I decided to focus on the factors that are important to me: how much of each electrolyte is in a serving, what it’s sweetened with, how many carbs are in a serving and how much does it cost per container & per serving.  My hope was that by breaking down each electrolyte supplement, I’d be able to make an educated decision on best product.  Below you will see the results.

After breaking down each supplement based on a serving, I was still confused.  At least with this chart I can see how much I’m spending on a serving and how much of each electrolyte I get, but it didn’t answer my overall question of which one has the best value.  By looking at the chart, you see that the Keto Chow electrolytes are only 18 cents a serving.  But a serving only has 130 milligrams of potassium.  When you compare that to Dr Berg’s electrolytes, one might think that Dr. Berg’s is the best value.  I decided to take my investigation one step further by figuring out how much of each supplement I would need to take to equal the potassium in Dr. Berg’s electrolytes or a Zip Fizz since they both provide a significant amount.  In the chart below you, will see how many servings of each supplement you need to take to get close to 1000 milligrams of potassium.  It also shows how much magnesium & sodium you end up with by consuming that amount of each product.  Finally, the chart shows how many carbs you would consume and how much you would pay to get 1000 mg of potassium.  The results shocked me.

Breaking down the different electrolyte products like this really helped me to make a decision as to what the best electrolyte supplement to take is based on cost and amount of electrolytes you get.  As you can see from the above table, although Dr. Berg’s electrolytes are the cheapest for 1000 mg of potassium, you are getting hardly any sodium and only about 25% to 30% of the magnesium you need in a day.  When you compare that to the Keto Chow drops, it ends up not being a great value.  Based on this breakdown, I was able to determine that the best value is the Keto Chow drops, followed by Keto Vitals.  Though the Keto Chow drops cost about 40 cents more than the Keto vitals, you’re getting significantly more sodium.  And in my opinion, it’s the most well-rounded supplement.  To top it off, there are no sweeteners or chemicals.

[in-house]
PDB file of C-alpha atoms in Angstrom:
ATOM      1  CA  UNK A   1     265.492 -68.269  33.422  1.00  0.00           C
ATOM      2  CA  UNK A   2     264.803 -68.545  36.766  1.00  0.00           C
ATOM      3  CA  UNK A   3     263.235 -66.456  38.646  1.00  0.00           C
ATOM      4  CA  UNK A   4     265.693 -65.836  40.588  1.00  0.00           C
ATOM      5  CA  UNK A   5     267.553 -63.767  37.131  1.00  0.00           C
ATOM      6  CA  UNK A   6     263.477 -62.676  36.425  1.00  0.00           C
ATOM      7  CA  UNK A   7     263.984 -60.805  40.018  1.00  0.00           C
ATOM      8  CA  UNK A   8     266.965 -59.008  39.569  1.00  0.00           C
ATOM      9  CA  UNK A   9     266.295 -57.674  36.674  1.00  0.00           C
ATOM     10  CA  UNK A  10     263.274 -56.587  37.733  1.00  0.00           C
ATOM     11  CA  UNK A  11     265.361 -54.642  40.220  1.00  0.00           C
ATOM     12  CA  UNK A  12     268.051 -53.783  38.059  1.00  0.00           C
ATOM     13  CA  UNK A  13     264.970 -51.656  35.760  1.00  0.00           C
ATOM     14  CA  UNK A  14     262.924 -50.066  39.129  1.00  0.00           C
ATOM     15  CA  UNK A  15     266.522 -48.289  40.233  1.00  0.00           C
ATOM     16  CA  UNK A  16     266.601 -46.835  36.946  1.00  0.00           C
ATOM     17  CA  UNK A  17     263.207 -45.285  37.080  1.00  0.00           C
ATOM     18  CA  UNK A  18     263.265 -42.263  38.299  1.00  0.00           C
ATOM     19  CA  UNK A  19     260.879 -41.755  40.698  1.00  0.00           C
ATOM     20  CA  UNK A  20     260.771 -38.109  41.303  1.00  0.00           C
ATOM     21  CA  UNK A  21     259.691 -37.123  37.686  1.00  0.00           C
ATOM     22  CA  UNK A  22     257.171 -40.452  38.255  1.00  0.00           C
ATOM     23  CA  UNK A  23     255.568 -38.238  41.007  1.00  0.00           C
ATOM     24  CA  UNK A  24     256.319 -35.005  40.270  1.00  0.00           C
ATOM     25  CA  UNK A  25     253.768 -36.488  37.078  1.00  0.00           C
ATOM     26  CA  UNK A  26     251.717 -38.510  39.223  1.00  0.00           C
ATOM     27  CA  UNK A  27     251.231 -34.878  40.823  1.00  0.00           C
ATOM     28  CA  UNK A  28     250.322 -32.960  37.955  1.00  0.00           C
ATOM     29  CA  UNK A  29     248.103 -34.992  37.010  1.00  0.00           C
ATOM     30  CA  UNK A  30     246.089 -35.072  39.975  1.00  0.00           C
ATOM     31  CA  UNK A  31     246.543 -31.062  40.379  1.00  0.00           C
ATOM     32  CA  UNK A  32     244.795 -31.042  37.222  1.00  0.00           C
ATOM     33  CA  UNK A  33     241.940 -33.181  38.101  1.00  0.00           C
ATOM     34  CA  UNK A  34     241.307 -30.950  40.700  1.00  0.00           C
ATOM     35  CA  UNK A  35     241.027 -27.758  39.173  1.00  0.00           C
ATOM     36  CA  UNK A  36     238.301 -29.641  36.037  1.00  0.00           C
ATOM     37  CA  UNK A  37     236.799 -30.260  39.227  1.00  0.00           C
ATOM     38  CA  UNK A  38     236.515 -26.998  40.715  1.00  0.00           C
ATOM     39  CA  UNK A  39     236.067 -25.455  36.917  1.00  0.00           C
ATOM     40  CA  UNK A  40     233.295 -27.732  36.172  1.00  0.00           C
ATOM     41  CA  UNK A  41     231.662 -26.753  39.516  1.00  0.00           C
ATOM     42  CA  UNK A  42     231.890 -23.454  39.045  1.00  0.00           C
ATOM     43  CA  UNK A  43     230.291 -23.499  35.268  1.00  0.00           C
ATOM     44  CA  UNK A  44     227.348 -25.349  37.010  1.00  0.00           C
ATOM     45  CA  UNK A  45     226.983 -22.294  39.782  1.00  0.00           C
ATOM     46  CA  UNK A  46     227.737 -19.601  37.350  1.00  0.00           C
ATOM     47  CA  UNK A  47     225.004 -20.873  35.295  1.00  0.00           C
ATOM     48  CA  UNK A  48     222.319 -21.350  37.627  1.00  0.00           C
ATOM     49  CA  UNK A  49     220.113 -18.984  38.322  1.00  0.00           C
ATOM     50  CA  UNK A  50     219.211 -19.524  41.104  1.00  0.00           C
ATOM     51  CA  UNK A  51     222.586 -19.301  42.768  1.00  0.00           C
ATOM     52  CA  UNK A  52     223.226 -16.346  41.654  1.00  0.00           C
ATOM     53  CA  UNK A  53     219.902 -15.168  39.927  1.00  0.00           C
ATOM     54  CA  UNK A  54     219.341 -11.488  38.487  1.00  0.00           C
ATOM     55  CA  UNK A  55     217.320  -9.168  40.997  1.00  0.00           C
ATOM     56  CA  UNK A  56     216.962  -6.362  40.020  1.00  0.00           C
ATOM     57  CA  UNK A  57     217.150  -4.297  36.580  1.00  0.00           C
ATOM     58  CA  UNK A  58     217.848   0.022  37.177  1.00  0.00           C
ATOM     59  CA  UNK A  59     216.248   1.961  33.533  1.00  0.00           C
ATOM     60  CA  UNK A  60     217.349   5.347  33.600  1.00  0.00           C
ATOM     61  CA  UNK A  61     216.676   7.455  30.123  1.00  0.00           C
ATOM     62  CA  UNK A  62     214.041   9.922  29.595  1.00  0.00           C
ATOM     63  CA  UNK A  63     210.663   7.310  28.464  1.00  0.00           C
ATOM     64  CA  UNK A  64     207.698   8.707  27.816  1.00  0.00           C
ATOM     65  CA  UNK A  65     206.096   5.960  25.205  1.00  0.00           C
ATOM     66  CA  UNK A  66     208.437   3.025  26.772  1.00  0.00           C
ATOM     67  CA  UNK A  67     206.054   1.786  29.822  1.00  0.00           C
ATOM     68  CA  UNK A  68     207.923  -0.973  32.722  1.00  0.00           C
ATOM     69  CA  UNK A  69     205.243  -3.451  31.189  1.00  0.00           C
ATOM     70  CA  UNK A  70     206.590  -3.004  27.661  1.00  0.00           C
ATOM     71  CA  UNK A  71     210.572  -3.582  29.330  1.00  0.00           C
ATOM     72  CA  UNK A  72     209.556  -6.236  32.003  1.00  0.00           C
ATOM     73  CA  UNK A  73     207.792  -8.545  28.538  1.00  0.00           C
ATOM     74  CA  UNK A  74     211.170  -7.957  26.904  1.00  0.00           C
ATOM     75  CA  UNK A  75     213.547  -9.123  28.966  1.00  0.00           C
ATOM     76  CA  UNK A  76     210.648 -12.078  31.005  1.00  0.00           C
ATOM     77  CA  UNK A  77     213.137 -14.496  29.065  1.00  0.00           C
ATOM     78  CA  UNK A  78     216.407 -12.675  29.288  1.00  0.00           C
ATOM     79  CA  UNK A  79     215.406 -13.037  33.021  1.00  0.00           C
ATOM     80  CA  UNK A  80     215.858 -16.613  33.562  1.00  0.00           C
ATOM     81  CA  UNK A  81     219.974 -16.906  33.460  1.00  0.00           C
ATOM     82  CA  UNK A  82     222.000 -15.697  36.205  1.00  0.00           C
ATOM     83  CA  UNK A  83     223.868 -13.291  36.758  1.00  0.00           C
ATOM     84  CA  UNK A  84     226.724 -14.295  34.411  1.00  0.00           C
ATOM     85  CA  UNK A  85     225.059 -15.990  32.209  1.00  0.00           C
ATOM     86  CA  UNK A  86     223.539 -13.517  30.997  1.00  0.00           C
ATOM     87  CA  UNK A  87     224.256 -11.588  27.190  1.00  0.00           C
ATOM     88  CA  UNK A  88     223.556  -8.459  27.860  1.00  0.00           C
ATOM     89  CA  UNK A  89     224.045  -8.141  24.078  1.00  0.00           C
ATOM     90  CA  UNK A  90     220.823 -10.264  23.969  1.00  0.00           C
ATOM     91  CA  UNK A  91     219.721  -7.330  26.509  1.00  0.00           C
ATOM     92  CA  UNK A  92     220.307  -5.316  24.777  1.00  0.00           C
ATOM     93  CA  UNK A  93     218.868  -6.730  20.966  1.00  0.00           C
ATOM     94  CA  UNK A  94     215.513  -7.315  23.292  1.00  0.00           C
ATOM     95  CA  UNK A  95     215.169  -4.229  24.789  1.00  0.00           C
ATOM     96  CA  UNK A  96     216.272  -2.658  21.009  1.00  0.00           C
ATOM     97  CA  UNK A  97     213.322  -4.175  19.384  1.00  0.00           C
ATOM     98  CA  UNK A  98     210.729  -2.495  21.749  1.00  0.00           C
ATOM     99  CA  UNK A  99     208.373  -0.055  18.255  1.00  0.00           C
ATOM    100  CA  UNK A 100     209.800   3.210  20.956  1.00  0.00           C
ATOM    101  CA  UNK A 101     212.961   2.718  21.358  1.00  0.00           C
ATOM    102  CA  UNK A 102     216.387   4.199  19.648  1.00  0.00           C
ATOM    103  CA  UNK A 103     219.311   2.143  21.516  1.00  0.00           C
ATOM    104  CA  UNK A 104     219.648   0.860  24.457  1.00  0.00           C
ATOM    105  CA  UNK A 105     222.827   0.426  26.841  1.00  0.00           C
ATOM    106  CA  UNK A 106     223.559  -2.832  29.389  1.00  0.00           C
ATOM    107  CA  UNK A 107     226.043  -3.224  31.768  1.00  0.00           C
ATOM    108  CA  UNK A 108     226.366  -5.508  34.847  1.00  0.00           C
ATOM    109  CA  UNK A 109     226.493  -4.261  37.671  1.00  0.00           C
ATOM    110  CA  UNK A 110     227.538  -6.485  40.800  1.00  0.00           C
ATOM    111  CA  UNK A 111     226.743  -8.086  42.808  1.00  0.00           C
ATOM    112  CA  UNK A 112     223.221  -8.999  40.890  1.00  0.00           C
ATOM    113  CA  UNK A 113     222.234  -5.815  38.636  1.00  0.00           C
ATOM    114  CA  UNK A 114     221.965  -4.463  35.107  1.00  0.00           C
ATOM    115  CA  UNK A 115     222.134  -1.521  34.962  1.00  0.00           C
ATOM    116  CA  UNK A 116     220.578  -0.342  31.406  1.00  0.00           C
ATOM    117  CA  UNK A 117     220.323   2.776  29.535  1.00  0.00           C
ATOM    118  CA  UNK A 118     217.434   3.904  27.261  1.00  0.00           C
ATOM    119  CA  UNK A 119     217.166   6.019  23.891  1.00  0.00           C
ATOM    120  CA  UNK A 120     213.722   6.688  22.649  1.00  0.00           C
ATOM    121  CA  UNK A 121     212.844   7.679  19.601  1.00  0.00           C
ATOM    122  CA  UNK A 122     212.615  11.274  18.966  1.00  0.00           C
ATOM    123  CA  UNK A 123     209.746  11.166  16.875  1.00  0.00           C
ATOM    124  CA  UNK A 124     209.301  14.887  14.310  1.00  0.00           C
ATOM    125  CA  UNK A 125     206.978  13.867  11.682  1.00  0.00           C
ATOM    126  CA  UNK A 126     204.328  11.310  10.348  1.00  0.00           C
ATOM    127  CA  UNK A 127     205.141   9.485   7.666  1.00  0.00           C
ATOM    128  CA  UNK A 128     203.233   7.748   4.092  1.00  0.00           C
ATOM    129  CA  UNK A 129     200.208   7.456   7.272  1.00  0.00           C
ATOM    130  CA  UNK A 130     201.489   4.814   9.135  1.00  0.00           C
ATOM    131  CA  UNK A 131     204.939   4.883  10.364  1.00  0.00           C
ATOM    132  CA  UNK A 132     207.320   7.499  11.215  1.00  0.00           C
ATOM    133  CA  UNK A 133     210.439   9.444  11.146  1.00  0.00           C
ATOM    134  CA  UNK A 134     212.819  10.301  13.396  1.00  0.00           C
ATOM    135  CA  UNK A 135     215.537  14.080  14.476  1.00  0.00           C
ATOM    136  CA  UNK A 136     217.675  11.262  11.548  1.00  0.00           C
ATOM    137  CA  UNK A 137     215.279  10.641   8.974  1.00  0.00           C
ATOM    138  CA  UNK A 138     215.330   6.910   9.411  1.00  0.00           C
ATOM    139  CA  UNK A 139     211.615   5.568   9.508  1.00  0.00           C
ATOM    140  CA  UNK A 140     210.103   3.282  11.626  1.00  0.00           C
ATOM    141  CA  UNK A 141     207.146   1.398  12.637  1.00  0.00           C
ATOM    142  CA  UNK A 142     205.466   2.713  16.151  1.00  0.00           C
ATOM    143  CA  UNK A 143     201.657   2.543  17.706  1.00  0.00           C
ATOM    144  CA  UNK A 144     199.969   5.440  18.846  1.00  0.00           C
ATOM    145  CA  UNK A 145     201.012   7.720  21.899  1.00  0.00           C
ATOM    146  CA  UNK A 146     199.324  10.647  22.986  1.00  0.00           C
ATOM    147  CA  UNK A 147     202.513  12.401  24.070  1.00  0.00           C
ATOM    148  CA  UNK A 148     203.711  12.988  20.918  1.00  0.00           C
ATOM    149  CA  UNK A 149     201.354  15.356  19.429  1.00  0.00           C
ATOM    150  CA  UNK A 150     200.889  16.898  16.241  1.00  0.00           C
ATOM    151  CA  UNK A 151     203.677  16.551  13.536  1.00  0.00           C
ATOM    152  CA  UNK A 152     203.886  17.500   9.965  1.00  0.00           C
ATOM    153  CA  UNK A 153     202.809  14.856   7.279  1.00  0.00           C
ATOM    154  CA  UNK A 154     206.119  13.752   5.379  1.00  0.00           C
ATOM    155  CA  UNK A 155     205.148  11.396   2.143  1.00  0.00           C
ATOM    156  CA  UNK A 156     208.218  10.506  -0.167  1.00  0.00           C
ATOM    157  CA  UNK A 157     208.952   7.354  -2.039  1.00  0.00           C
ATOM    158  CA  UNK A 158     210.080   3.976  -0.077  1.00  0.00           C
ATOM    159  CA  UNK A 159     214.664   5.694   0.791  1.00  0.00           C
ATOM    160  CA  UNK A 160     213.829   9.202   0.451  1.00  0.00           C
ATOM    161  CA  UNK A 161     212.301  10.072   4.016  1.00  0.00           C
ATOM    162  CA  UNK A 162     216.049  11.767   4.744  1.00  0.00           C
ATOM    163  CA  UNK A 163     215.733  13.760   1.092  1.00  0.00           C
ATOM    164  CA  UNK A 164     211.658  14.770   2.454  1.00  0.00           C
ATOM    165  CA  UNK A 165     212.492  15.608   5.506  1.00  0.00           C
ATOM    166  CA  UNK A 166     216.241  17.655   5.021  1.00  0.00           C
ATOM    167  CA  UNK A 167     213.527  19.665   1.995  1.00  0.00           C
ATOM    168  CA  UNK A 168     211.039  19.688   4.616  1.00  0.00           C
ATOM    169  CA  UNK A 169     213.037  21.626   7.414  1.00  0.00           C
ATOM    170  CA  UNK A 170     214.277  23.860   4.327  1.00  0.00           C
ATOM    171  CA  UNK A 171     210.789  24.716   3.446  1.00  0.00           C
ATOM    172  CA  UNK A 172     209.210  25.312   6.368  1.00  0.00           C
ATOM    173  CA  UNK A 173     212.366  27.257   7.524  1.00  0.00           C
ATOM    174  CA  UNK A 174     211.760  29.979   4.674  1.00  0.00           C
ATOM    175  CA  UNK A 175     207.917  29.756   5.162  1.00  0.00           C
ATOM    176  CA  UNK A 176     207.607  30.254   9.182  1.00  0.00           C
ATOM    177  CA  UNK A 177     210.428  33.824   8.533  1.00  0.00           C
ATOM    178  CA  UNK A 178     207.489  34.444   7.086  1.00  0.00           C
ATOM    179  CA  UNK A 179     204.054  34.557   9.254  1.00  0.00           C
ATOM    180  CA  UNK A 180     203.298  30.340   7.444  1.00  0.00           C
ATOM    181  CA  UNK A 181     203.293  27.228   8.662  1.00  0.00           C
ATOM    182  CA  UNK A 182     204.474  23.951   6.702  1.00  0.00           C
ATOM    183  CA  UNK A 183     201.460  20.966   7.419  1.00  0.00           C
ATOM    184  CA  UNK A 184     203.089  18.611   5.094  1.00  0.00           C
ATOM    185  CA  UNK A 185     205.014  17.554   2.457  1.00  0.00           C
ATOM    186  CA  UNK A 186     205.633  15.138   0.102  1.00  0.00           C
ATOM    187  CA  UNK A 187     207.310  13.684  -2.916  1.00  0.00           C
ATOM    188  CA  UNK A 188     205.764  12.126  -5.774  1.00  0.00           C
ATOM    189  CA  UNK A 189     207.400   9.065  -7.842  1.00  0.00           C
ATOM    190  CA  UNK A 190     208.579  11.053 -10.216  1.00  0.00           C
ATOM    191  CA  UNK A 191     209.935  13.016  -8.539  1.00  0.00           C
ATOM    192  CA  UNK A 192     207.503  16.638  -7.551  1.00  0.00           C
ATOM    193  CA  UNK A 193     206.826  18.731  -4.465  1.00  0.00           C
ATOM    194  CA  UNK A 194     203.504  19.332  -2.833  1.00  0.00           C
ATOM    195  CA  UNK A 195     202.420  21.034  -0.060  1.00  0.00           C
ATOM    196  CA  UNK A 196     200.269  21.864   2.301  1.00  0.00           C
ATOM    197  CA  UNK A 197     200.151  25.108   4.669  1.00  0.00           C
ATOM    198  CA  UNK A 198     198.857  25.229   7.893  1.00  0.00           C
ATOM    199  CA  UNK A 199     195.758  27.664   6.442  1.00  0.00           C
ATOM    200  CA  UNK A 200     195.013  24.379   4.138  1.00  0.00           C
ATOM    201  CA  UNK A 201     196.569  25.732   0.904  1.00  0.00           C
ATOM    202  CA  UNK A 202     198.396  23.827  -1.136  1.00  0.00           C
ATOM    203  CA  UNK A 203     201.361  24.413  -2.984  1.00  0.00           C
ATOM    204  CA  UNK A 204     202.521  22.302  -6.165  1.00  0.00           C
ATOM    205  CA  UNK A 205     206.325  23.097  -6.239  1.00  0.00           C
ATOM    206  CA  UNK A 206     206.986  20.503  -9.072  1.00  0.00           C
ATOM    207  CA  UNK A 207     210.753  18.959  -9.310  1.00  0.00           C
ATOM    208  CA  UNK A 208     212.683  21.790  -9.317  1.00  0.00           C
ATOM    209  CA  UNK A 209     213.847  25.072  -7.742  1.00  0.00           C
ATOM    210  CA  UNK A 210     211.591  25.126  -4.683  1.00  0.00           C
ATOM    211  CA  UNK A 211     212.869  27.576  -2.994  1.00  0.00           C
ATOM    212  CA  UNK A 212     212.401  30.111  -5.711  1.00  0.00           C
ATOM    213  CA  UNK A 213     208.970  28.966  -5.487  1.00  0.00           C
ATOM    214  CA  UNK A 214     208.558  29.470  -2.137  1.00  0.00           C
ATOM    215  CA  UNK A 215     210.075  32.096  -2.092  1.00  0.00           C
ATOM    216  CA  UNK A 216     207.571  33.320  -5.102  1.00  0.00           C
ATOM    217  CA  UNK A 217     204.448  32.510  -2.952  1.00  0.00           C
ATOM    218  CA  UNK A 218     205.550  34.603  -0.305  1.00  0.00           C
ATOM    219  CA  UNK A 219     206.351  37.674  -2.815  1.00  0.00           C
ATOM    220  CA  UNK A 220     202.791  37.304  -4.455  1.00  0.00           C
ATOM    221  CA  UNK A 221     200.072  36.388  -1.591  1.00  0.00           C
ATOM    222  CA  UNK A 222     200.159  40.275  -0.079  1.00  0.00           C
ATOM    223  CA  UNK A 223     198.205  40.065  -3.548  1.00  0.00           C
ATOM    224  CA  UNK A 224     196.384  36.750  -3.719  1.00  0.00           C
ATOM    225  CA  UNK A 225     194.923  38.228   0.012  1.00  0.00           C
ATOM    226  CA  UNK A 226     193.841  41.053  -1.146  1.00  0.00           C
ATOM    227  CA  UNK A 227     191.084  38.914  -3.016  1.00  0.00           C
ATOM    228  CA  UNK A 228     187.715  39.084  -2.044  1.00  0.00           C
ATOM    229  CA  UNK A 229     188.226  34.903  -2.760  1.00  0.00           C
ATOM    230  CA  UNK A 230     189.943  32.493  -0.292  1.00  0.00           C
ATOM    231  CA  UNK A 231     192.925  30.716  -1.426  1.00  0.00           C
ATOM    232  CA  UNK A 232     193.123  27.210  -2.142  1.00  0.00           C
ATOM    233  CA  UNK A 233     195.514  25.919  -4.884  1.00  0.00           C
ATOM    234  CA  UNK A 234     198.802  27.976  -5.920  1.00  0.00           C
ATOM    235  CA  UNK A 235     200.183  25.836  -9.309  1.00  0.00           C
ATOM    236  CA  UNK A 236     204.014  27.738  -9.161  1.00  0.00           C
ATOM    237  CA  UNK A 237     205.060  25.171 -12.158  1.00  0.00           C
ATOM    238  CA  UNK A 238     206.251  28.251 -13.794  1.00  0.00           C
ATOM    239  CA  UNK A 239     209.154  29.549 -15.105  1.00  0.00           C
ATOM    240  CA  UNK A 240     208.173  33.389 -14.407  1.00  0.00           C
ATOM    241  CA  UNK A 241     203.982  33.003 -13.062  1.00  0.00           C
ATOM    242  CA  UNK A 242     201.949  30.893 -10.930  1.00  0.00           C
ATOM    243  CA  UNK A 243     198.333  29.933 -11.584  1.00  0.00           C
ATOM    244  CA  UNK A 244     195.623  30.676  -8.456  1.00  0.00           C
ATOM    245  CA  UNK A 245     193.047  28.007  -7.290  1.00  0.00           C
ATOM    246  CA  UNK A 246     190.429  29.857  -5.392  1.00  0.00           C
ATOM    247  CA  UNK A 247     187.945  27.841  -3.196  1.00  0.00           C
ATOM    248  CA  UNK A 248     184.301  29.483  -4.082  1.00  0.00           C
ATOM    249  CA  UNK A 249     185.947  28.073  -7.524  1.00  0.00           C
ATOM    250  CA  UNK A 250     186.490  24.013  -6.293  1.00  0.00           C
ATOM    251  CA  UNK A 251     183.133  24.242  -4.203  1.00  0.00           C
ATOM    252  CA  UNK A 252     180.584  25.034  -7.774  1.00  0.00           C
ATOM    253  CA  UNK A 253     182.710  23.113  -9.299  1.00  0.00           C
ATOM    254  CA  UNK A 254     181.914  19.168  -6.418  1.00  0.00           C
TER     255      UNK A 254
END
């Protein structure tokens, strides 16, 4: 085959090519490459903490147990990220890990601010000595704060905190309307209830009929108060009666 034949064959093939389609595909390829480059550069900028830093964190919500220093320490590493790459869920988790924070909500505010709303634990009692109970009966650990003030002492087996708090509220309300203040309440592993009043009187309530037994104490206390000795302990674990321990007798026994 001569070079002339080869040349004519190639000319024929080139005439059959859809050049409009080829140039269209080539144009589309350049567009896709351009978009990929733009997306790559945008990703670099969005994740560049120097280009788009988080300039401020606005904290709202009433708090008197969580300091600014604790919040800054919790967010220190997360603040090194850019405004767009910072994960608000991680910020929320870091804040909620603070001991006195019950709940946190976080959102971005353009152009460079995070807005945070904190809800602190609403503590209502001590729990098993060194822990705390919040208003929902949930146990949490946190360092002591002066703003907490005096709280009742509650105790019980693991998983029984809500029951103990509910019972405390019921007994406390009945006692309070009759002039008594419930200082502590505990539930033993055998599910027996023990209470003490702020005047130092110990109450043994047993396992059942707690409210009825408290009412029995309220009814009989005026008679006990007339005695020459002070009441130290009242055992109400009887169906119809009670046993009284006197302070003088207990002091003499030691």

Even though the Keto Chow drops are the most well-rounded, I will still use zip fizz occasionally.  Lets face it, Zip Fizz tastes amazing and it gives you a little boost of energy due to all the Vitamin B in contains.  On the flip side I wouldn’t drink more than one a day because of the high amount of vitamin B and the carbs, and I certainly wouldn’t give it to children.  

    Speaking of children, take a look at the Gatorade and Powderade numbers.  To get close to 1000 mg of potassium, you need to drink over 2 gallons of it and you end up consuming 22 – 28 carbs.  We feed our kids these sports drinks because we think they’re helping,  But basically it’s just Koolaid with added salt.  After seeing those numbers, I thought it would be fun to take a look at some other ways people get electrolytes, both on keto and with the Standard American Diet.  Take a look:

    Looking at these other sources is kind of frightening.  When I’m on the sports field, I see a lot of parents, coaches and trainers pushing bananas and Gatorade on the kids.  But look how many carbs they’re consuming in the process.  The chart doesn’t show this, but 228 ounces of Gatorade contains approximately 364 grams of sugar.  Just one 32 ounce bottle has almost double the amount of sugar a child should consume in a day.  People say that we need to get our kids off Coca-Cola but there’s more sugar in the Gatorade. 

    Now the purpose of this blog was not to tell you that you’re taking the wrong supplements or that you need to switch to Keto Chow drops.  I started investigating this for my own knowedge after Keto Chow released their new single serve electrolytes and I wanted to see if it was a good value.  For me, it was kind of eye opening, especially when it comes to the sports drinks that so many of us consume.  Hopefully this was a help to you as well